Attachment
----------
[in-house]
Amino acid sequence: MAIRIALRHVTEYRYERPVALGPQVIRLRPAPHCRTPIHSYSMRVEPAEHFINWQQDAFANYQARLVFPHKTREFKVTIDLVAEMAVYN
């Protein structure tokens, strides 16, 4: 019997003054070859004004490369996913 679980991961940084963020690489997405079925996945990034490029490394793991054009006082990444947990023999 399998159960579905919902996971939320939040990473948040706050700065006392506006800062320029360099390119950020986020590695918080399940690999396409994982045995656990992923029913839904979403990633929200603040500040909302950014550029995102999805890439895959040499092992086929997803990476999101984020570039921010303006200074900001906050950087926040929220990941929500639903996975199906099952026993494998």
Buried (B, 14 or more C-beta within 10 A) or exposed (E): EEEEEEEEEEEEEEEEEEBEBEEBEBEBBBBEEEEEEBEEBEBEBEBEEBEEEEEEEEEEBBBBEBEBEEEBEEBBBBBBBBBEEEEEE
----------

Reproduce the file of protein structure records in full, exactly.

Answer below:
[in-house]
Amino acid sequence: MAIRIALRHVTEYRYERPVALGPQVIRLRPAPHCRTPIHSYSMRVEPAEHFINWQQDAFANYQARLVFPHKTREFKVTIDLVAEMAVYN
């Protein structure tokens, strides 16, 4: 019997003054070859004004490369996913 679980991961940084963020690489997405079925996945990034490029490394793991054009006082990444947990023999 399998159960579905919902996971939320939040990473948040706050700065006392506006800062320029360099390119950020986020590695918080399940690999396409994982045995656990992923029913839904979403990633929200603040500040909302950014550029995102999805890439895959040499092992086929997803990476999101984020570039921010303006200074900001906050950087926040929220990941929500639903996975199906099952026993494998």
Buried (B, 14 or more C-beta within 10 A) or exposed (E): EEEEEEEEEEEEEEEEEEBEBEEBEBEBBBBEEEEEEBEEBEBEBEBEEBEEEEEEEEEEBBBBEBEBEEEBEEBBBBBBBBBEEEEEE